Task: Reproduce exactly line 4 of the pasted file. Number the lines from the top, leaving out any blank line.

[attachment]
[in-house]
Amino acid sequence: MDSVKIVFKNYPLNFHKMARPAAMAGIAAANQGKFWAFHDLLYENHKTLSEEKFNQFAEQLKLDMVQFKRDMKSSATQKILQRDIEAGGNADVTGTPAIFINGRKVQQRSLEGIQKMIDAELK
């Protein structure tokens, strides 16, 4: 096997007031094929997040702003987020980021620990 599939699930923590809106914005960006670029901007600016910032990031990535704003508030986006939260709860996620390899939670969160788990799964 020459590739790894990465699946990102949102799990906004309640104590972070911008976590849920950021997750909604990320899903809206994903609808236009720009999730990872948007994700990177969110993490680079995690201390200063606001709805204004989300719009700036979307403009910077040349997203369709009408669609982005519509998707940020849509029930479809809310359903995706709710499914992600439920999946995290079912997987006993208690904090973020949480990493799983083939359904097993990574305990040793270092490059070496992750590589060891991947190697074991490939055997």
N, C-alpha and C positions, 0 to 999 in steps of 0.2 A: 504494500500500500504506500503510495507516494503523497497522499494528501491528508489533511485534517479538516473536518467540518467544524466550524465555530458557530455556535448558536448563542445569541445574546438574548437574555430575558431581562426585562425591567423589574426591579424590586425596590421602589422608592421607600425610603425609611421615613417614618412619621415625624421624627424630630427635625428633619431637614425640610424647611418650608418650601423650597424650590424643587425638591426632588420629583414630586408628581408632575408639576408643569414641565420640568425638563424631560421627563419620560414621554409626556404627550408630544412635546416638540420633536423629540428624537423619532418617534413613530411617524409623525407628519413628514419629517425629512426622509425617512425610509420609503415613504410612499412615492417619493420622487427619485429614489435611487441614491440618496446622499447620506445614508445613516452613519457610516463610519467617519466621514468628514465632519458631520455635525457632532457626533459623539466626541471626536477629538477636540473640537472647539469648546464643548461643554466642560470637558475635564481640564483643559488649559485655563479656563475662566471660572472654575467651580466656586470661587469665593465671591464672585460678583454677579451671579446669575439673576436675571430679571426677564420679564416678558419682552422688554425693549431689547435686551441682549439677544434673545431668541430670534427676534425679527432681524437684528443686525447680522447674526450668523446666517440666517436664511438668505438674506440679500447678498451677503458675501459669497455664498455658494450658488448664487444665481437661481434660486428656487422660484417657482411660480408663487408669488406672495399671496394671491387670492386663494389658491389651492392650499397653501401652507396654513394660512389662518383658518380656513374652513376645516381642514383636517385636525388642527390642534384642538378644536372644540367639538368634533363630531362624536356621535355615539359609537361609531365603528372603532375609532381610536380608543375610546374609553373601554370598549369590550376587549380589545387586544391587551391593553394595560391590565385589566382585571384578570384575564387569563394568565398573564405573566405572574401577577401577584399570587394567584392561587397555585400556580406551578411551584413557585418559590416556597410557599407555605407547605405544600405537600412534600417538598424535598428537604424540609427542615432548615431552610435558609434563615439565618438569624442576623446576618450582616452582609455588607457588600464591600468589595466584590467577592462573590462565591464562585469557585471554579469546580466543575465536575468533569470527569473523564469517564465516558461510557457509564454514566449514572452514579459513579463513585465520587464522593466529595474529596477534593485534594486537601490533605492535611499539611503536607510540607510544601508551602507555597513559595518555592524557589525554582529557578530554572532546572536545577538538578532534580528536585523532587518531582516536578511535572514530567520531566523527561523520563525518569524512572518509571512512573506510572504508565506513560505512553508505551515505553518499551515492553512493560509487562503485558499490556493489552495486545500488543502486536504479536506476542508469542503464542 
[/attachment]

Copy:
N, C-alpha and C positions, 0 to 999 in steps of 0.2 A: 504494500500500500504506500503510495507516494503523497497522499494528501491528508489533511485534517479538516473536518467540518467544524466550524465555530458557530455556535448558536448563542445569541445574546438574548437574555430575558431581562426585562425591567423589574426591579424590586425596590421602589422608592421607600425610603425609611421615613417614618412619621415625624421624627424630630427635625428633619431637614425640610424647611418650608418650601423650597424650590424643587425638591426632588420629583414630586408628581408632575408639576408643569414641565420640568425638563424631560421627563419620560414621554409626556404627550408630544412635546416638540420633536423629540428624537423619532418617534413613530411617524409623525407628519413628514419629517425629512426622509425617512425610509420609503415613504410612499412615492417619493420622487427619485429614489435611487441614491440618496446622499447620506445614508445613516452613519457610516463610519467617519466621514468628514465632519458631520455635525457632532457626533459623539466626541471626536477629538477636540473640537472647539469648546464643548461643554466642560470637558475635564481640564483643559488649559485655563479656563475662566471660572472654575467651580466656586470661587469665593465671591464672585460678583454677579451671579446669575439673576436675571430679571426677564420679564416678558419682552422688554425693549431689547435686551441682549439677544434673545431668541430670534427676534425679527432681524437684528443686525447680522447674526450668523446666517440666517436664511438668505438674506440679500447678498451677503458675501459669497455664498455658494450658488448664487444665481437661481434660486428656487422660484417657482411660480408663487408669488406672495399671496394671491387670492386663494389658491389651492392650499397653501401652507396654513394660512389662518383658518380656513374652513376645516381642514383636517385636525388642527390642534384642538378644536372644540367639538368634533363630531362624536356621535355615539359609537361609531365603528372603532375609532381610536380608543375610546374609553373601554370598549369590550376587549380589545387586544391587551391593553394595560391590565385589566382585571384578570384575564387569563394568565398573564405573566405572574401577577401577584399570587394567584392561587397555585400556580406551578411551584413557585418559590416556597410557599407555605407547605405544600405537600412534600417538598424535598428537604424540609427542615432548615431552610435558609434563615439565618438569624442576623446576618450582616452582609455588607457588600464591600468589595466584590467577592462573590462565591464562585469557585471554579469546580466543575465536575468533569470527569473523564469517564465516558461510557457509564454514566449514572452514579459513579463513585465520587464522593466529595474529596477534593485534594486537601490533605492535611499539611503536607510540607510544601508551602507555597513559595518555592524557589525554582529557578530554572532546572536545577538538578532534580528536585523532587518531582516536578511535572514530567520531566523527561523520563525518569524512572518509571512512573506510572504508565506513560505512553508505551515505553518499551515492553512493560509487562503485558499490556493489552495486545500488543502486536504479536506476542508469542503464542 